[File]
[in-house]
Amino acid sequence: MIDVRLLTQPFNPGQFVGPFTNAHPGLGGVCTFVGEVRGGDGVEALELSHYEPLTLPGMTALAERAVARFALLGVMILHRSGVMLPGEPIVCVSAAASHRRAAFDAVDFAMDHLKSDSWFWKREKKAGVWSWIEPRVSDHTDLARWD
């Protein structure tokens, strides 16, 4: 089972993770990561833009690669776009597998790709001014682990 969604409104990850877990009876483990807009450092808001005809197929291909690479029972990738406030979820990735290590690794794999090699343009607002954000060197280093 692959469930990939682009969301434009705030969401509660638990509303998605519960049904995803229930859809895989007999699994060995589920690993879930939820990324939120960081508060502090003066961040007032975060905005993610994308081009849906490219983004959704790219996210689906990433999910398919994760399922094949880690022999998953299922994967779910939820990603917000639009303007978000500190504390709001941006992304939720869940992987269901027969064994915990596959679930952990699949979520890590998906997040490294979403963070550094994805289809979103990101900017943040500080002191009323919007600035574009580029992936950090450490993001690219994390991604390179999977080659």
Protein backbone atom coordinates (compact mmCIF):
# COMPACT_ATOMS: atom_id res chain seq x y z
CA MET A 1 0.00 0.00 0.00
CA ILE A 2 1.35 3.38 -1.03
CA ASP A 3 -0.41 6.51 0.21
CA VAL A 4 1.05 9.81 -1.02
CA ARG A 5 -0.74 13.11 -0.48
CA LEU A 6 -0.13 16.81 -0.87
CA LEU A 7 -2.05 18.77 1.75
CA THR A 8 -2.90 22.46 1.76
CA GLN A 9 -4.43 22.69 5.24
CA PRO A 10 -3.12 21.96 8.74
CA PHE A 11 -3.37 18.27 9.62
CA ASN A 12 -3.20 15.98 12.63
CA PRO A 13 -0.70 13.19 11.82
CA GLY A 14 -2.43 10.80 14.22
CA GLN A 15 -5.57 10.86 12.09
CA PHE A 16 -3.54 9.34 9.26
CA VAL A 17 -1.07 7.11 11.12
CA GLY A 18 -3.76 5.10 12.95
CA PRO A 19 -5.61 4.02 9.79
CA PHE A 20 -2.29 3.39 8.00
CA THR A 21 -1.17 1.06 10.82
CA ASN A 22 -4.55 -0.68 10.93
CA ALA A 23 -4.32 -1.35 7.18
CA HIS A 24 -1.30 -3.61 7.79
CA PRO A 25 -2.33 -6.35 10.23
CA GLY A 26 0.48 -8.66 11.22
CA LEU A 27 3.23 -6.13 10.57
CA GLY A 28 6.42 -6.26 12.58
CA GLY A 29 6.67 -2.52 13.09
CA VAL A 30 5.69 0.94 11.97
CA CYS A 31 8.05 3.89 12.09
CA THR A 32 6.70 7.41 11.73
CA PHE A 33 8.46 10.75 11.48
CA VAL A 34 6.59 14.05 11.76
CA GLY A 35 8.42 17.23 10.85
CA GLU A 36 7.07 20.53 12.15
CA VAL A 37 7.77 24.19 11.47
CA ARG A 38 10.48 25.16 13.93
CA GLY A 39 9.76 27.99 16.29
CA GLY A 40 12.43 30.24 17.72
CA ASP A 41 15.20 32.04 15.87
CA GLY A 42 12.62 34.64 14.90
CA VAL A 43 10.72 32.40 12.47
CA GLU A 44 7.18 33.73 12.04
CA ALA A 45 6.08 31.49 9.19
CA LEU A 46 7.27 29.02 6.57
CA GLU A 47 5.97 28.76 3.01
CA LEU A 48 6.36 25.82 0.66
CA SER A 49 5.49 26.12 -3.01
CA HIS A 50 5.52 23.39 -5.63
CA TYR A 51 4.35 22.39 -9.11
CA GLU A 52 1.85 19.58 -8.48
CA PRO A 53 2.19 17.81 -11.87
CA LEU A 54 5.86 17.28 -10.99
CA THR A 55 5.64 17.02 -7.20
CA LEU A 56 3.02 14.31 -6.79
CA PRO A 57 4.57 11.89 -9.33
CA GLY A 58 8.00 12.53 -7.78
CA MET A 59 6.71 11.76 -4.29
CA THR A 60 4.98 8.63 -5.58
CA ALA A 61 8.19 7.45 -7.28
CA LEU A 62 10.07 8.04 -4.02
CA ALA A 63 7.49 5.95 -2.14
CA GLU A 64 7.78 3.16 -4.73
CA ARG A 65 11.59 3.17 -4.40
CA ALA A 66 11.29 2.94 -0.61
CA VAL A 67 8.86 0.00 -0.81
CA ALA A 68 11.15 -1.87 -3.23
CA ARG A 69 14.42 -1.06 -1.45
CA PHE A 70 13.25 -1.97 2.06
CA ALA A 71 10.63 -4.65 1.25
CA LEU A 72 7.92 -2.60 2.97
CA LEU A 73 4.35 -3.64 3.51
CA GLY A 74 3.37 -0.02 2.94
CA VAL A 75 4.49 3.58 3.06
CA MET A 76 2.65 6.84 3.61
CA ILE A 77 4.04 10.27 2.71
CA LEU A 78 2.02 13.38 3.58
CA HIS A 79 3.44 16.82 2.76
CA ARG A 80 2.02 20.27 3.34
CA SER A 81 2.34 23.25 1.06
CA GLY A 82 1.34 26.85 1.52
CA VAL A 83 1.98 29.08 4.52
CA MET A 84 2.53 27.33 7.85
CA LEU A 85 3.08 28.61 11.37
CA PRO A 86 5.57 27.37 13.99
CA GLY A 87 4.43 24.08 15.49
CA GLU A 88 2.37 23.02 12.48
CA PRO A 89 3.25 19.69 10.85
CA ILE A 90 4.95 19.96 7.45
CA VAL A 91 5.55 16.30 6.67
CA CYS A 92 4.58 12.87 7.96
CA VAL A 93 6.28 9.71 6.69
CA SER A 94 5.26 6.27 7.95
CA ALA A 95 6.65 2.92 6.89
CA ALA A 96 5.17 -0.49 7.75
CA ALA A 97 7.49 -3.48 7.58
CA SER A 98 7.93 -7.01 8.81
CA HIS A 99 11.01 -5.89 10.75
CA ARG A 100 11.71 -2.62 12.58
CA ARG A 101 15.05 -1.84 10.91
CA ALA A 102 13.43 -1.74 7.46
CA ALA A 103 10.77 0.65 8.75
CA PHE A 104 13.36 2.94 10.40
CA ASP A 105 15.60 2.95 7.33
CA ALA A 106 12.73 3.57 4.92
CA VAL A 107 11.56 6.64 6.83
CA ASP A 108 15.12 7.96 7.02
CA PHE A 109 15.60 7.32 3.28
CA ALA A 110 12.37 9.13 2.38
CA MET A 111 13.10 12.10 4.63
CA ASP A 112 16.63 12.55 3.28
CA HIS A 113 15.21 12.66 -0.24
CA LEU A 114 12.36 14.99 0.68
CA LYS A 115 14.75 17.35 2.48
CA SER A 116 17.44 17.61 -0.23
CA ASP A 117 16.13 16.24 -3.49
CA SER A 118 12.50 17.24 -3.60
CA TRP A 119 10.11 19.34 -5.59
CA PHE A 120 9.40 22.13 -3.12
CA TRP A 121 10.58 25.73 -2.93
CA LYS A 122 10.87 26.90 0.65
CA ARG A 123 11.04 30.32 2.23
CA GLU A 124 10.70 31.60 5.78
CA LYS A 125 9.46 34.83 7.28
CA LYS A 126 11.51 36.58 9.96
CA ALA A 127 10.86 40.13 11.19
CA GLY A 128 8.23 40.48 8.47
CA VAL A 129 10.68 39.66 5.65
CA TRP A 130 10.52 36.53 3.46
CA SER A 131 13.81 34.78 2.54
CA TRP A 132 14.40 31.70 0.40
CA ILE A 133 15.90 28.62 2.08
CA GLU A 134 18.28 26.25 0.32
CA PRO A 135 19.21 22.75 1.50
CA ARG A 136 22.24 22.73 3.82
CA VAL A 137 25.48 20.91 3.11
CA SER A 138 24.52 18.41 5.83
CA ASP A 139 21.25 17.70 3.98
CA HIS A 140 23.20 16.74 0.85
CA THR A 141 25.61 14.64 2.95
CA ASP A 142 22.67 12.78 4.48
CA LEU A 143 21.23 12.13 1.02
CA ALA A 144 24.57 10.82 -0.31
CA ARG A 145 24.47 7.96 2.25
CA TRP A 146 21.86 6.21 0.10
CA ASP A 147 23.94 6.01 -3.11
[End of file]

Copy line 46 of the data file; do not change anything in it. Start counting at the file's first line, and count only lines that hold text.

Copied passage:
CA ASP A 41 15.20 32.04 15.87